Fifty Years Later, George Avakian Remembers Miles Davis By JOHN MCDONOUGH July 7, 2005; Page D7 If George Avakian were to nominate his most important achievements as a record producer, he would have much to choose from. His contributions to Columbia Records' jazz catalog have been well chronicled. In the 1950s, he helped restore Louis Armstrong and Duke Ellington to stardom and make new stars of Erroll Garner and Dave Brubeck. But of all the gifts Mr. Avakian brought to Columbia, the gift that keeps on giving most is Miles Davis. The stoic trumpet legend, who died in 1991 at age 65, remains among the label's most valuable assets. Of the 26 Grammy Awards Davis and his records have collected since 1960, 18 have come after his death. Nine of those have gone to the continuing series of deluxe boxed sets that since 1996 have been cataloging his body of work. It was in 1955 that Mr. Avakian quietly signed Davis and proceeded to produce the early masterpieces on which his reputation as an innovator would rest. By way of observing the 50th anniversary of his relatively unsung arrival, Columbia/Legacy has been rolling out a rapid procession of Davis reissues, starting in January with three, including a new CD-DVD coupling of "Kind of Blue," the 1959 album widely considered to be his finest single work. In March came single CDs of last year's seven-CD box, "Seven Steps," covering the transitional 1963-64 period (and issued in April as a 10-LP set from Mosaic Records. Last month saw a repackaging of Davis's first Columbia album, "'Round About Midnight" (1957), expanded to two CDs with a previously unissued 1956 quintet concert with John Coltrane. And in September expect another boxed set, "The Cellar Door Sessions," from three nights in 1970. The object of this celebration earned his iconic stature in many ways. But the Miles Davis that arrived at Columbia in 1955 was still very much a work in progress. "People think he came to Columbia with big ideas about recording Third Stream orchestra works with Gil Evans," says Mr. Avakian. "Miles didn't have an idea in his head when he came to Columbia except that he was ambitious and wanted the kind of exposure and promotion Garner and Brubeck were getting. "Soon after we set up a pop album department at Columbia in 1947, Miles started this little campaign. Whenever I'd run into him, he'd say, 'Hey George, when are you going to sign me up?'...He would say it in a charming, winking kind of way. But I always knew that he meant it." There were two problems. Davis was under contract to Prestige Records. And he was a junkie. "I didn't want any part of junkies," Mr. Avakian recalls, "because I'd been around them enough to know that they're nothing but trouble. It was terrible to see it in Miles. Around 1952 he was hardly working and would come and sit in at Birdland on Mondays when they had an open-door policy. He looked slovenly and his playing had deteriorated. It was a sad thing. During this time when he would say 'sign me up,' I could always say no because of the Prestige contract." 2005 MILES DAVIS RELEASES January 'A Tribute to Jack Johnson' 'My Funny Valentine' 'Kind of Blue' (CD and DVD) March 'Seven Steps to Heaven' 'Miles Davis in Europe Four & More' 'Miles in Tokyo' 'Miles in Berlin' 'The Best of Seven Steps' June 'Round About Midnight: Legacy Edition' (2 CDs) August 'The Essential Miles Davis' (2 CD-DVD) September 'Miles Davis: The Cellar Door Sessions 1970' (6 CDs) But by 1954 Davis had straightened himself out. When Mr. Avakian saw him at the Newport Jazz Festival in 1955, he decided the time had come for a serious talk. "Those who had heard of Miles at all then mostly thought of him as a bebop player," Mr. Avakian says. "But I saw Miles in a different way. I saw him as the best trumpet ballad player since Louis Armstrong....It could be jazz ballads like 'Round Midnight,' but I thought it could have a broad appeal on the basis of being very pretty music -- easy to listen to on one level -- yet of a very high quality for jazz fans. That was the principle potential I had in mind in signing Miles." Jazz by then had grown across the decades mainly through leaps in virtuosity that expanded the limits of the music. But with bebop, the music reached the practical limits of where virtuosity could carry it. The great contribution of Miles Davis was to slow the arms race of technique and show that there were paths to innovation that didn't necessarily depend on hitting more notes higher and faster. The languorous intimacy of his ballads helped open that door. The remarkable thing is how close Columbia came to missing the potential that Davis offered. "Within Columbia there was absolutely no interest in Miles," Mr. Avakian recalls. "He wasn't a factor in the business we were doing, which was getting to be huge. Fortunately, there was no need for me to ask anyone's permission to sign him." Mr. Avakian offered Davis a two-year contract with options and a $2,000 advance for each of two albums against a royalty of 4%, which was only a point below what Doris Day was receiving. As for the 18 remaining months of his Prestige contract, Davis himself suggested a simple solution. Mr. Avakian spoke to Bob Weinstock of Prestige and told him that he'd like to start recording Miles right away, but that Columbia would not release anything until his Prestige contract expired. Weinstock agreed, recognizing, Mr. Avakian says, that the promotion Columbia would be investing in Miles 18 months hence would greatly enhance the value of any Miles Davis LPs Prestige would release before then. Davis knew he would now have to form a working group and hold it together until his first Columbia album came out in 1957. "By the end of the summer Miles had come up with John Coltrane and asked me to come down to the Anchors Inn in Baltimore and listen. I remember well that Coltrane just knocked me out with the last set. That was the thing I needed to push me over the line. Miles made his first recordings with Coltrane in October and we signed the contract at the same session." Eighteen months later, Davis debuted as a Columbia artist on "'Round About Midnight." The album contained the first recordings made by the now legendary Davis-Coltrane Quintet. But with the 18-month lag, Prestige had in the meantime recorded and issued several albums by the same group. With the quintet overexposed, says Mr. Avakian, "I knew I would have to do something different with Miles....In 1956 I had recorded Gunther Schiller conducting two pieces for brass ensemble in which Miles was soloist. It was strictly for art and didn't sell well. But when I heard Miles in that context, I decided we should explore something further along that line for his next album. Miles was free to choose whom he wanted to work with to get that result, and he chose Gil Evans. The three of us had lunch for two days in a row working out the plan, and the idea emerged that they would do an album with as many pieces as they wanted with background conceptions that Gil could provide. I asked for only one thing: provide an original piece that could support the album concept I had in mind, 'Miles Ahead.'" The success of that LP brought Davis the fame he had wanted and solidified his place in the Columbia roster. Mr. Avakian would produce one other Davis album, "Milestones," and help lay the groundwork for "Porgy & Bess" and "Sketches of Spain" before leaving the company in 1958. Together their timing could not have been better. Davis appeared on Columbia the same year Jack Kerouac published "On the Road." A new breed of postwar individualism was stirring in the beat movement, which embraced modern jazz as its music. Davis was a perfect expression of its cool detachment. "Miles was a natural rebel," Mr. Avakian says, "very original, and therefore perceived as authentic. The beats may have admired his coolness, but I don't think they would have liked him. He enjoyed the privileges of material well-being too much. While he may have appeared anti-Establishment, Miles was a man who very much wanted the protection of the Establishment." It was a protection Columbia would provide him for the next 30 years. Mr. McDonough writes about jazz for the Journal.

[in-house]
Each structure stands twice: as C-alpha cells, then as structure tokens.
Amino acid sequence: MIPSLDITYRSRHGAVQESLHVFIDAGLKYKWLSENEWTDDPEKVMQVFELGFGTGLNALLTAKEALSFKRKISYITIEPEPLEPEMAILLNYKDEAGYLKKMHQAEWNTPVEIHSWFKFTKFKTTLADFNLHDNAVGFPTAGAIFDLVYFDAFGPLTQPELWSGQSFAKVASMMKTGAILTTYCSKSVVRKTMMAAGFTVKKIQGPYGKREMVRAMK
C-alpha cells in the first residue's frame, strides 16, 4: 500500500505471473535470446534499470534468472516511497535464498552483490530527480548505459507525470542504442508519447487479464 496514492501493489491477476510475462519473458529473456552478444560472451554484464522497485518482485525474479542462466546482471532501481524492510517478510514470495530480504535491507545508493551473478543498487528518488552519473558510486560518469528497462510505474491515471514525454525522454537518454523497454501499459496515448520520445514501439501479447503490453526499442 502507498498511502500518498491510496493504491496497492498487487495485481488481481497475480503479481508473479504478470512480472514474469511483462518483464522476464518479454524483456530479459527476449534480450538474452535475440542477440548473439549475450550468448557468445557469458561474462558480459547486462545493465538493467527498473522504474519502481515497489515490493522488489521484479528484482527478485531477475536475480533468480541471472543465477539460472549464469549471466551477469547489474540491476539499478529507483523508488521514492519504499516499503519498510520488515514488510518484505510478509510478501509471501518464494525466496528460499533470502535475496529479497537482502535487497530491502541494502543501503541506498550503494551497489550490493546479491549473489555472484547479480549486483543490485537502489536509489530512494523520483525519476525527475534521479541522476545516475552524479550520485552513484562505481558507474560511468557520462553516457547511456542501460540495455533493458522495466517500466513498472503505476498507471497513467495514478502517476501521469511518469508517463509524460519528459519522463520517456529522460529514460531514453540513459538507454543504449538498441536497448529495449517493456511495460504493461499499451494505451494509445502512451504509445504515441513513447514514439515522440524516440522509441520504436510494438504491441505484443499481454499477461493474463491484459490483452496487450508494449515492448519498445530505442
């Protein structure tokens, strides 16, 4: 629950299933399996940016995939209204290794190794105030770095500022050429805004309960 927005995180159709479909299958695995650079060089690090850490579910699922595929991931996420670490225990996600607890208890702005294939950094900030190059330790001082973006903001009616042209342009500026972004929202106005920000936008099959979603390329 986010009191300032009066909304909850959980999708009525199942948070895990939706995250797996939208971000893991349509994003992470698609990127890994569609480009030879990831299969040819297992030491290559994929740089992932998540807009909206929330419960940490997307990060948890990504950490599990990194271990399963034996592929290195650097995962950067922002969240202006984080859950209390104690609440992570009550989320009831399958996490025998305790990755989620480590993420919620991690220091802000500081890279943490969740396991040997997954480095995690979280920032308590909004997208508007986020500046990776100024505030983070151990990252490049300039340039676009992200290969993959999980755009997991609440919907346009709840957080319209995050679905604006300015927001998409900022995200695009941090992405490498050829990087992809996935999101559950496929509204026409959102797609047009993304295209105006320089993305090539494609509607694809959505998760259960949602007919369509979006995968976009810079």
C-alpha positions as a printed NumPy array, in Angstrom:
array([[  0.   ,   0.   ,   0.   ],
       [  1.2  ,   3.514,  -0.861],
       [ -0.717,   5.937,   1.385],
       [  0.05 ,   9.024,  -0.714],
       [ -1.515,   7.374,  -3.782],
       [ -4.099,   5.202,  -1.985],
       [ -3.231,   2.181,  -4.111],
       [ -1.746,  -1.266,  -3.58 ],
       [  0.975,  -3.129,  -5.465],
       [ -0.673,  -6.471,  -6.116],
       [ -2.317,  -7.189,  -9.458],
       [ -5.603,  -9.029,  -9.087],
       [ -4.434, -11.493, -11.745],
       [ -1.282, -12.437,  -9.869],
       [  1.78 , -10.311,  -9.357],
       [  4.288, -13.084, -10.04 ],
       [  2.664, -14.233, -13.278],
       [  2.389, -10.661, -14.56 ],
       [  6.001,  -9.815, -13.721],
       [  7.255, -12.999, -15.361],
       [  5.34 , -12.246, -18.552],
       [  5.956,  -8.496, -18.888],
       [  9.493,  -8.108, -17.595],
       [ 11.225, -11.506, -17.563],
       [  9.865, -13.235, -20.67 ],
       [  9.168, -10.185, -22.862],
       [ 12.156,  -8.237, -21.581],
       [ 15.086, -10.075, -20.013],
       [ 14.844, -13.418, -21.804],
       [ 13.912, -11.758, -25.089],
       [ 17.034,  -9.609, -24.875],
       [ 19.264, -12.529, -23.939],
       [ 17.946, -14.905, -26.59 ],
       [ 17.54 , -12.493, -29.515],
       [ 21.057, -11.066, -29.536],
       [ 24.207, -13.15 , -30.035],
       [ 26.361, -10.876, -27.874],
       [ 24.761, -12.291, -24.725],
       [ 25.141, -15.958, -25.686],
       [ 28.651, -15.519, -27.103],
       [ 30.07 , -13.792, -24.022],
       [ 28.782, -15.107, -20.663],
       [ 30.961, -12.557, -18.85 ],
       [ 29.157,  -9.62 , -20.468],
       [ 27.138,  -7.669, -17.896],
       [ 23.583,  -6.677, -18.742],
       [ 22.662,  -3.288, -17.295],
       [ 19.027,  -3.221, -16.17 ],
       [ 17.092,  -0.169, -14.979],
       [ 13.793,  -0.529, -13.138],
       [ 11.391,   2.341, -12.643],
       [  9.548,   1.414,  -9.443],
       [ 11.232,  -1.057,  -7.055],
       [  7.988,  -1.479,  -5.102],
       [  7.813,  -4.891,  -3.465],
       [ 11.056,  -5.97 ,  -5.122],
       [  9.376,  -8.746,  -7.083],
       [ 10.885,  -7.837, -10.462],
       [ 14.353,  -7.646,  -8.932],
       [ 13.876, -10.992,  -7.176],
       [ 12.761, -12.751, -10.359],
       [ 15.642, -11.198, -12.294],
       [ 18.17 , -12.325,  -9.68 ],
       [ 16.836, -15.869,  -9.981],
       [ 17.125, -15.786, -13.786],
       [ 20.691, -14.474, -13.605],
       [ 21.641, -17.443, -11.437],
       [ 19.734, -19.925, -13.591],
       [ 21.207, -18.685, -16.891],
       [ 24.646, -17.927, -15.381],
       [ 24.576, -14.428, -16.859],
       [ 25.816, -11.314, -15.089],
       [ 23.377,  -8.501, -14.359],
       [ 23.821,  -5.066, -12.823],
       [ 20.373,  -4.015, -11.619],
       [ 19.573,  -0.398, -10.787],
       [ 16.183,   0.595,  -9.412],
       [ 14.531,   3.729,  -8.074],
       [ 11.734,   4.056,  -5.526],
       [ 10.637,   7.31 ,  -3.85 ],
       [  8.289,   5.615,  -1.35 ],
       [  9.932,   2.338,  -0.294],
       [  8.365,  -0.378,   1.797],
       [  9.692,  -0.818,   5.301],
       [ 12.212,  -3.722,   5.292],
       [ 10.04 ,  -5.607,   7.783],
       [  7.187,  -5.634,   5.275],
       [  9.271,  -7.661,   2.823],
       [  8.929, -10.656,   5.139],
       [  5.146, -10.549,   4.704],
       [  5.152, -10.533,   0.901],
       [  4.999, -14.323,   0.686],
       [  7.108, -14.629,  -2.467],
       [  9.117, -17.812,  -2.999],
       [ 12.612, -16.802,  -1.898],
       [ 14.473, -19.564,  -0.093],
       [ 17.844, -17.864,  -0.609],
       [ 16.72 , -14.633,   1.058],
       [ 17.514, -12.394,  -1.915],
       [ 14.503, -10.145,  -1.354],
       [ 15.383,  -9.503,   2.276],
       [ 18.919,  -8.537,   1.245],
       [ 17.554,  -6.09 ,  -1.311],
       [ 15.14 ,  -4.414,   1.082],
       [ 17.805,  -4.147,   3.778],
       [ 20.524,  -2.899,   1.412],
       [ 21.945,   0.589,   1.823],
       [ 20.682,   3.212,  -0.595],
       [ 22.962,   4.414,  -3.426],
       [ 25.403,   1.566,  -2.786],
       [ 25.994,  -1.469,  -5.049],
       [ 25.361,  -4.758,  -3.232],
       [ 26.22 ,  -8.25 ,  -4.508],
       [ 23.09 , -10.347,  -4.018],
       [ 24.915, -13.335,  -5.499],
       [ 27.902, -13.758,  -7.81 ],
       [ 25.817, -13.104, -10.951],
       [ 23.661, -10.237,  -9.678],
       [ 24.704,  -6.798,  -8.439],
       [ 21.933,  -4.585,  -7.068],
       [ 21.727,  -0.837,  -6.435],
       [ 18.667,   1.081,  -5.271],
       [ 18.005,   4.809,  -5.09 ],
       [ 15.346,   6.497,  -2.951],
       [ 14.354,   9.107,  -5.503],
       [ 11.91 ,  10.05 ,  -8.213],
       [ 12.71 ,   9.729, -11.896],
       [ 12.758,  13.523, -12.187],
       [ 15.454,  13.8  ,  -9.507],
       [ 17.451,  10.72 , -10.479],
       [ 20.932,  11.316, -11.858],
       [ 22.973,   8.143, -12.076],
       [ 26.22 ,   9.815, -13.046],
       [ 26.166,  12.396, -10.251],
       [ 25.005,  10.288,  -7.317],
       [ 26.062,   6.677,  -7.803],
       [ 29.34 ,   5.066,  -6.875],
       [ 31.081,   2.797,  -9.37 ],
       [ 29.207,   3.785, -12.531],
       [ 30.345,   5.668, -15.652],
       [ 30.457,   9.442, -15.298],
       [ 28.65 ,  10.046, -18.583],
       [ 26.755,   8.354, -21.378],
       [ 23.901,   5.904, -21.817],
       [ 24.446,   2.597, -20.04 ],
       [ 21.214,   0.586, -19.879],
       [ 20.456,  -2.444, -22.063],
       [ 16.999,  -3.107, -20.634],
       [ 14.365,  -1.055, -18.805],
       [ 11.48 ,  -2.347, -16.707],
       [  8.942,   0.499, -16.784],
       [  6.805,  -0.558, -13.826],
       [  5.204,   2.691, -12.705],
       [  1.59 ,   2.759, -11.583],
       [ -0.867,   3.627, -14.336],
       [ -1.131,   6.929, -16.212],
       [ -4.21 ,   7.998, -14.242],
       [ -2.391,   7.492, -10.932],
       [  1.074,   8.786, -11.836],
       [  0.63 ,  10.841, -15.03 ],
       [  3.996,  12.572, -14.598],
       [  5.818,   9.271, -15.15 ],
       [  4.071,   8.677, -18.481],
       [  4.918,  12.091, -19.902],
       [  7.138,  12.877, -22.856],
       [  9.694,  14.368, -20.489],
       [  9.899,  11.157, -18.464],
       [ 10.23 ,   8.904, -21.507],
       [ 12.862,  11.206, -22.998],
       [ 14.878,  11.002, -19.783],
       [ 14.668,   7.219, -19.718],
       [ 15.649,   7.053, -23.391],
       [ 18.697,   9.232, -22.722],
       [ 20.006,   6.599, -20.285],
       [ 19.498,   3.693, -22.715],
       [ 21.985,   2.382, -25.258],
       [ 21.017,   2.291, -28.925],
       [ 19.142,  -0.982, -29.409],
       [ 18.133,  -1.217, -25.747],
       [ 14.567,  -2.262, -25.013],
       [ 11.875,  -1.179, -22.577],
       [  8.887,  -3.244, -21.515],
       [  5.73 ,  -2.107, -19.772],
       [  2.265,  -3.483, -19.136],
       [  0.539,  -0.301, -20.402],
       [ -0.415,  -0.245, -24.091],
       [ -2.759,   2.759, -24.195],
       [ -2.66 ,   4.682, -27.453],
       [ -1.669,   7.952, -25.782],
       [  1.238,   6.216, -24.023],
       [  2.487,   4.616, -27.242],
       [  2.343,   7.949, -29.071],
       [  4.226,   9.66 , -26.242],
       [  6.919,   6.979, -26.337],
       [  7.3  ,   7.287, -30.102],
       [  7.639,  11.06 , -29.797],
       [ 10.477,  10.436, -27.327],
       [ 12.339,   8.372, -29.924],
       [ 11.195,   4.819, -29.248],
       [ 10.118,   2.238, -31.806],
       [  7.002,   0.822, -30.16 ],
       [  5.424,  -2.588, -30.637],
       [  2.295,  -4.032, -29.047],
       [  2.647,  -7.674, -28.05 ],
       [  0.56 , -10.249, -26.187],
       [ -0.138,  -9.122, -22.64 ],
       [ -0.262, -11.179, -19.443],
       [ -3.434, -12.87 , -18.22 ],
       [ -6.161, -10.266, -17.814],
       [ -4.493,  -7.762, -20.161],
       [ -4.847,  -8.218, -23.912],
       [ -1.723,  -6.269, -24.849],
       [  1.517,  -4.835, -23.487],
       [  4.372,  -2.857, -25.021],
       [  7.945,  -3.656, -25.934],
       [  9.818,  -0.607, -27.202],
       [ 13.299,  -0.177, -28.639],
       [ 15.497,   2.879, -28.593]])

5. The Freddie Slack Select